By Panama Red
A few months ago you may have seen the feature in National Geographic magazine about the wholesale slaughter of elephants--25 THOUSAND last year alone--for their ivory, and about how the ivory makes its way to China, where it is carved into various trinkets by skilled craftsmen and then somehow gets to the Philippines. One customer there, a seemingly jaded old Catholic cardinal, or bishop (or whatever), collects Jesus-related trinkets and now has a manse chock-full of the stuff. There were some pictures of these items in the N-G article, but apparently the photographer was dissuaded from taking an actual picture of the monsignor's (or whatever's) huge (life-size?) crucifix made of ivory. (Note to Pope Francis: You should maybe look into this .)
The National Geographic piece doesn't account for all the ivory poached each year, but it does go a long way toward explaining the level of jerkitude involved at the consumer end of the ivory chain. From the Philippines, which seems to be the main terminus and transshipment point of all the ivory swag from China, the ivory not converted to holy use goes to other destinations: you can probably buy some in any large coastal city on the planet.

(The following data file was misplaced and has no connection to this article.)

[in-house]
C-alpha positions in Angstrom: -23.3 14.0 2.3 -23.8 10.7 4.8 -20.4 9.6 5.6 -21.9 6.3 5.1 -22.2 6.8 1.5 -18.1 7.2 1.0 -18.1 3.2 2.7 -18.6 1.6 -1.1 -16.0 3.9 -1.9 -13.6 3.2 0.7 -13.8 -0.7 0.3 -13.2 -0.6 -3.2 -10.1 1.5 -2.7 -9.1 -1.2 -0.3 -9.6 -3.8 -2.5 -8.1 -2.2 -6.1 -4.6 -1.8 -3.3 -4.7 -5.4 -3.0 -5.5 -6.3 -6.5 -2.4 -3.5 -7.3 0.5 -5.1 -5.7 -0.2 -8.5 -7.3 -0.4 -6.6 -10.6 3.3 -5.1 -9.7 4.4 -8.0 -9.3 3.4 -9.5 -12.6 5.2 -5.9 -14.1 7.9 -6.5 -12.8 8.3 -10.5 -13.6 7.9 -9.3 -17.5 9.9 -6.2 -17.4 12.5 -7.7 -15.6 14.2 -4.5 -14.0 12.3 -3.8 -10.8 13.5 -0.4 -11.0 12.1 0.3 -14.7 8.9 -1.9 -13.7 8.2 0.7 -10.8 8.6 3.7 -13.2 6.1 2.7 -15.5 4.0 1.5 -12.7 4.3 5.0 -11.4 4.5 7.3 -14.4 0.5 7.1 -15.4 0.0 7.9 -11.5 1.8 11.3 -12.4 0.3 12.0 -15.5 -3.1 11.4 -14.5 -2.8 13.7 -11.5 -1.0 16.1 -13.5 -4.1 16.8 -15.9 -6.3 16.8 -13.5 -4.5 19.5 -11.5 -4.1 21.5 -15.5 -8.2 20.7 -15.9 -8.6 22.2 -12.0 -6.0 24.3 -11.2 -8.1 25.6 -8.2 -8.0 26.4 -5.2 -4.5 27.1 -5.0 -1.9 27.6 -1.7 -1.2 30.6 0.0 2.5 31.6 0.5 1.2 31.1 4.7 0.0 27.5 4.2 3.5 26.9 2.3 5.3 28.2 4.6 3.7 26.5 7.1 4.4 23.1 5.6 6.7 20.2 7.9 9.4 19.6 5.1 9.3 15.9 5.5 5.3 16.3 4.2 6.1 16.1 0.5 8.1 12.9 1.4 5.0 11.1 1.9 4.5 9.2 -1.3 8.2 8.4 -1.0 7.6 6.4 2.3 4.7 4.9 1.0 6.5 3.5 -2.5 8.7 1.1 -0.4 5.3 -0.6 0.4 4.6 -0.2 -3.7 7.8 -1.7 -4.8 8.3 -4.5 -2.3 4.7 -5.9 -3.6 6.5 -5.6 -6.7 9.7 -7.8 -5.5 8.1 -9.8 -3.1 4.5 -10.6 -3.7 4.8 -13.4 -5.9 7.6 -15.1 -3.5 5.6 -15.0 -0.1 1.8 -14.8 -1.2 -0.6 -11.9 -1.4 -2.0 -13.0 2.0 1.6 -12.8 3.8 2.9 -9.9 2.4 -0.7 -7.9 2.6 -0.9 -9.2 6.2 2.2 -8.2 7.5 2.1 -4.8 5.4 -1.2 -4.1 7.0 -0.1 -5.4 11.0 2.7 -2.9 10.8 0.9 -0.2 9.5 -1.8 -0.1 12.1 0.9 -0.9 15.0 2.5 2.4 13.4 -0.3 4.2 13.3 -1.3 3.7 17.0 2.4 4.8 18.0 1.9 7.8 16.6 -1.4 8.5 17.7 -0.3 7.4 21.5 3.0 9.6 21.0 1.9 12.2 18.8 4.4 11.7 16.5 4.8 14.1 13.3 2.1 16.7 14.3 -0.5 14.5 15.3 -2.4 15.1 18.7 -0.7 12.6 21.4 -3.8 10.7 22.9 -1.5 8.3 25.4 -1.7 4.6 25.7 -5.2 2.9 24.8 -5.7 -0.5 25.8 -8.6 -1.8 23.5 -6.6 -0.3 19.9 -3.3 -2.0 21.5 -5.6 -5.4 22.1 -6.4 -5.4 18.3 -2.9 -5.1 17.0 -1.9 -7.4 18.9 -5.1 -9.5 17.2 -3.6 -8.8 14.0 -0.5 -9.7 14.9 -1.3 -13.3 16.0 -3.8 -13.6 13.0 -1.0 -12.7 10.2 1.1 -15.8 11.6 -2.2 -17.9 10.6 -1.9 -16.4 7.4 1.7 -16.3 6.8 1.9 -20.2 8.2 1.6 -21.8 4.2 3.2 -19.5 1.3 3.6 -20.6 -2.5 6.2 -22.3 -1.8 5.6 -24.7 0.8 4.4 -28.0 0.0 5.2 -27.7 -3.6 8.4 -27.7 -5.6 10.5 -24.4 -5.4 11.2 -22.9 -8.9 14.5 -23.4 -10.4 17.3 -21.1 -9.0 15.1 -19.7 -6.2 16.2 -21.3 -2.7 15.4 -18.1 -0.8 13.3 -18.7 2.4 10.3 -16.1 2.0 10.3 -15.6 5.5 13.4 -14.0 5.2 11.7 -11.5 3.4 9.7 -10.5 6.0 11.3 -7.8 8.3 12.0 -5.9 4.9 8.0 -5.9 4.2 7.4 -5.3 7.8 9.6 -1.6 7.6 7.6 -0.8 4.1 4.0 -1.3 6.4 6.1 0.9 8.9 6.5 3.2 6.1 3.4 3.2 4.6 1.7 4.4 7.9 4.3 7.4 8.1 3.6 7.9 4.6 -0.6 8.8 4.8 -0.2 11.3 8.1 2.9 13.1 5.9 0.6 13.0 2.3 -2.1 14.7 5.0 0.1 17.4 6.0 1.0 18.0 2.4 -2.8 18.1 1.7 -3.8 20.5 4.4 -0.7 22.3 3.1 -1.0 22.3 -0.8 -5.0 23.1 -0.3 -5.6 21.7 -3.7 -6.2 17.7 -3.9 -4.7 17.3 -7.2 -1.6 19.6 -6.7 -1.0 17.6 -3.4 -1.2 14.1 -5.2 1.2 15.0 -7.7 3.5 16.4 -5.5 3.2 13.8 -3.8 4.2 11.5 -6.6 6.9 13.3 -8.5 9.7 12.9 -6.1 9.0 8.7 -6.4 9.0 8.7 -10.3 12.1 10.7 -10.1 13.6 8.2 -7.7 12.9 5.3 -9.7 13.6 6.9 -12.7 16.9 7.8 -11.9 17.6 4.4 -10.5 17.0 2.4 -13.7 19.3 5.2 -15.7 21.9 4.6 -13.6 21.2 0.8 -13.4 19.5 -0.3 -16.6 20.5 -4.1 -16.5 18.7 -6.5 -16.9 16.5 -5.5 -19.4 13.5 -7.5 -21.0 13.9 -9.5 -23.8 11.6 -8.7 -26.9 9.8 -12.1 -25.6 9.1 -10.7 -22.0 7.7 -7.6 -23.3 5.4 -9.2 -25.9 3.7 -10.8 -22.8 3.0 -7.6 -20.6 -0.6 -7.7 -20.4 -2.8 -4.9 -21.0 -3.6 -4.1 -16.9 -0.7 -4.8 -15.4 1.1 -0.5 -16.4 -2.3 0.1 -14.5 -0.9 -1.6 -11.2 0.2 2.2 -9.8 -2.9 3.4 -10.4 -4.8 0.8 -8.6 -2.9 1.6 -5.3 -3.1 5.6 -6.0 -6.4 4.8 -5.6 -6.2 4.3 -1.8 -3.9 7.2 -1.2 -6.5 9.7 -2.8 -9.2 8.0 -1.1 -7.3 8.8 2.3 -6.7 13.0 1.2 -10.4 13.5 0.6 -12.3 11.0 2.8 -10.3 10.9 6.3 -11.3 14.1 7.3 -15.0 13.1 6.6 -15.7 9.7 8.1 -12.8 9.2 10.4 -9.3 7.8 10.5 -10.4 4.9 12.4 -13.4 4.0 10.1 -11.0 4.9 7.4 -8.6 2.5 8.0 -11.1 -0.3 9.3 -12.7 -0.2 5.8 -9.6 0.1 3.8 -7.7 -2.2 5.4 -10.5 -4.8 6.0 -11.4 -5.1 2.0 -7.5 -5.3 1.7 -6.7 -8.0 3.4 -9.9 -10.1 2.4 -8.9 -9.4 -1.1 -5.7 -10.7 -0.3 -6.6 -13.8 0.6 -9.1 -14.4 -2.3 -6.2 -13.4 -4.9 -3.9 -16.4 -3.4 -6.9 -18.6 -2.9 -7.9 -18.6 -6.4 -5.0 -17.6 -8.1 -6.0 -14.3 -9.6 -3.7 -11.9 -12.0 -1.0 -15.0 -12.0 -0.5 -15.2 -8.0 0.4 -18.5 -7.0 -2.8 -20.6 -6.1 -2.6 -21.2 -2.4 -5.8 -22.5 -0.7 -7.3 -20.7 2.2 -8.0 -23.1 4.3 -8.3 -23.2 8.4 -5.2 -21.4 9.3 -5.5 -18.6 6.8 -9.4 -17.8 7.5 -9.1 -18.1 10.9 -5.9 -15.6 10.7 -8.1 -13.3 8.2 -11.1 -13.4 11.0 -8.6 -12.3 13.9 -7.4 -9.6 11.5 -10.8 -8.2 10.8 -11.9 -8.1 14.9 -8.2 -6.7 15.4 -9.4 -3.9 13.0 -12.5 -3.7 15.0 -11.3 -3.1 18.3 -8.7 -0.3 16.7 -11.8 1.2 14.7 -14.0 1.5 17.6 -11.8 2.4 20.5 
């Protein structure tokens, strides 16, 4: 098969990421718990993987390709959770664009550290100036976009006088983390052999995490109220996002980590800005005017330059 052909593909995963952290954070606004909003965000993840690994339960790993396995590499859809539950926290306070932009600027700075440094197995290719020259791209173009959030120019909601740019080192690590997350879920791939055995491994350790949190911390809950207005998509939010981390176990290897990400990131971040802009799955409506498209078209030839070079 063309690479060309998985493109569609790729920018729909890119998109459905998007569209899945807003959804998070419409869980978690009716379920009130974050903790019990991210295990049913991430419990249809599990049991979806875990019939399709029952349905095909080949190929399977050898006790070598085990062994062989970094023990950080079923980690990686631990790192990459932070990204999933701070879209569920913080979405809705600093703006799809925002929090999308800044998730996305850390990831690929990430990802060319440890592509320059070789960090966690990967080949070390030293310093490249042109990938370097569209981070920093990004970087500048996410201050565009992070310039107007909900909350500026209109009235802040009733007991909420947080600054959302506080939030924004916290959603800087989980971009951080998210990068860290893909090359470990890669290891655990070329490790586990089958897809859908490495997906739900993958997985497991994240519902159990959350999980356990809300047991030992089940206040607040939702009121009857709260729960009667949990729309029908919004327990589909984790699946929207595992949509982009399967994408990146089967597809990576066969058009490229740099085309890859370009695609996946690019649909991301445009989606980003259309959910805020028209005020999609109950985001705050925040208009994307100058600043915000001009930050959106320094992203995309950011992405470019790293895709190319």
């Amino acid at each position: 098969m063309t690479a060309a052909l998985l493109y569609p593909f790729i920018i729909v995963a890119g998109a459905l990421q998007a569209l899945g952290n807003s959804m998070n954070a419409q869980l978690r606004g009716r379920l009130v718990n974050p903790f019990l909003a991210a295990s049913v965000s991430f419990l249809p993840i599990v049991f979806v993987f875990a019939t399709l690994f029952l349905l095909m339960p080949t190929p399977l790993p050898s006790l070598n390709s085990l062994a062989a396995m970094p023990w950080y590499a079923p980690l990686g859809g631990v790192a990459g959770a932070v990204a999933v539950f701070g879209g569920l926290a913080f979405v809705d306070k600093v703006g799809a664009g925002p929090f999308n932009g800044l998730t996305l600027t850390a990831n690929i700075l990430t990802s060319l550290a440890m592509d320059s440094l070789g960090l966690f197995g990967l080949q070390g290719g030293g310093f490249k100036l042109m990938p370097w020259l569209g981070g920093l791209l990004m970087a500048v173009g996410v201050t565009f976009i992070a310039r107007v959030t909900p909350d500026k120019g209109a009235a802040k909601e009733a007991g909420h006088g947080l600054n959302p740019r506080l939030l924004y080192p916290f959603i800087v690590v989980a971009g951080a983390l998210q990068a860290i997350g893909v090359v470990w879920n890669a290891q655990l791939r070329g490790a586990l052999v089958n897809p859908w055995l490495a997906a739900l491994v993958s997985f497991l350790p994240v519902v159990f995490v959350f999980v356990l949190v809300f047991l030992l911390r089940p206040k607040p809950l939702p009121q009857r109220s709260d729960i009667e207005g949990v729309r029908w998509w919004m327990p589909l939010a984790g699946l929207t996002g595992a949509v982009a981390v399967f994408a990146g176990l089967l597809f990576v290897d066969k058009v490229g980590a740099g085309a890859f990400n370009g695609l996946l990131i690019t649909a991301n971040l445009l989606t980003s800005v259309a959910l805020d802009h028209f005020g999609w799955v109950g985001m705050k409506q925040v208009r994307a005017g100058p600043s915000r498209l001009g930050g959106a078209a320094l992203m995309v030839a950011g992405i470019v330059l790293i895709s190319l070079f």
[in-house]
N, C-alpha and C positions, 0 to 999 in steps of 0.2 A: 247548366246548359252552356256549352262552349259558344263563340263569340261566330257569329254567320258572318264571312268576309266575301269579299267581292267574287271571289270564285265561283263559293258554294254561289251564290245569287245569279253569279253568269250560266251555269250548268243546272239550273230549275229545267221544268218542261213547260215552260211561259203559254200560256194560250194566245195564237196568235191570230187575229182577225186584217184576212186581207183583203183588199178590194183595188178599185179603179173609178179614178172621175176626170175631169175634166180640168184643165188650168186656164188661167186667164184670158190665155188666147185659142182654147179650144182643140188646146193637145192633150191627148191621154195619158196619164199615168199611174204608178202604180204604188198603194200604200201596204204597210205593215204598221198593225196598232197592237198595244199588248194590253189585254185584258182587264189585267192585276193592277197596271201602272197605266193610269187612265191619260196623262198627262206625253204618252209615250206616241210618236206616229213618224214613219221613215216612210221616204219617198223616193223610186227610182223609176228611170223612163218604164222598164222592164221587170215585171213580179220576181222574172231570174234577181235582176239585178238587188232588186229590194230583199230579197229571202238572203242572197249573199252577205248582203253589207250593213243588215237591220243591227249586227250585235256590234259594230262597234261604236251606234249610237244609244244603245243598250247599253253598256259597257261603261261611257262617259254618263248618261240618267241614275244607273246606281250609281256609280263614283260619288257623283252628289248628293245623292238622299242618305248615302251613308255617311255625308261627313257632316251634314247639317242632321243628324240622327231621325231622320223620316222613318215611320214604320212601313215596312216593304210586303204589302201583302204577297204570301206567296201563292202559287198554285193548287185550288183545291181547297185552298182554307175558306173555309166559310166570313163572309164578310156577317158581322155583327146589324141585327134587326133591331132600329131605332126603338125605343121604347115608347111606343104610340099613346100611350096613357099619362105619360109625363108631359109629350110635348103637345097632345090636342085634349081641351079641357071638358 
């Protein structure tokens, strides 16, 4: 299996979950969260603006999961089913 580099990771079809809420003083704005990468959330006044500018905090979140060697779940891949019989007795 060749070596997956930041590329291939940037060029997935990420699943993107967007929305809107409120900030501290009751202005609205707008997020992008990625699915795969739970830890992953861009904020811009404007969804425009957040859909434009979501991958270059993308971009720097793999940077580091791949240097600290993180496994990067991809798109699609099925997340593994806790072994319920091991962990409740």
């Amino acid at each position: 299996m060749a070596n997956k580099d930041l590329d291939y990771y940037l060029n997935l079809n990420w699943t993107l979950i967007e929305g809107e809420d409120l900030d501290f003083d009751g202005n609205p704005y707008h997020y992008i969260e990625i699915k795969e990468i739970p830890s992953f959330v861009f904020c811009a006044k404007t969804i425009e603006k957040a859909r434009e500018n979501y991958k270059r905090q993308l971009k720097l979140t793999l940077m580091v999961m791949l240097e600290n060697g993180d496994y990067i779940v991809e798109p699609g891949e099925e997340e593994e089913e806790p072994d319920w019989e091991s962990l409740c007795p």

I am of course shocked--shocked, I say--at the non-involvement of the Chinese government in this matter.
For the last twenty-five years, we bleeding hearts have been asking the question, "Why do we let this go on and what can we do to stop it?" Yet, for all that time, we've been making snowballs with our hands--in this country, at least, and in most of the rest of the world as well. (See October 7, 1988 "AFRICAN ELEPHANT CONSERVATION ACT," 16 U.S.C. 4201-4245, as amended 1992.)
Maybe we should pursue the remedy that has worked so well in the preservation of the mountain gorilla: Send in some armed rangers to apprehend the poachers. But wait! That strategy didn't work out so well, actually. Just ask the 300 or so mountain gorillas that are left.
A little while back in the New York Times, the watering hole where we liberal antelope go to drink in the daily blab and become impotently infuriated, I saw this morsel: "As ivory poaching gets more militarized, with rebels and even armies slaughtering elephants across Africa, rangers are wading into the bush to confront hardened soldiers." ["The Price of Ivory," Deadly Risk for African Wildlife Rangers, by Jeffrey Gettleman. (NY Times, Jan 5, 2013.) More....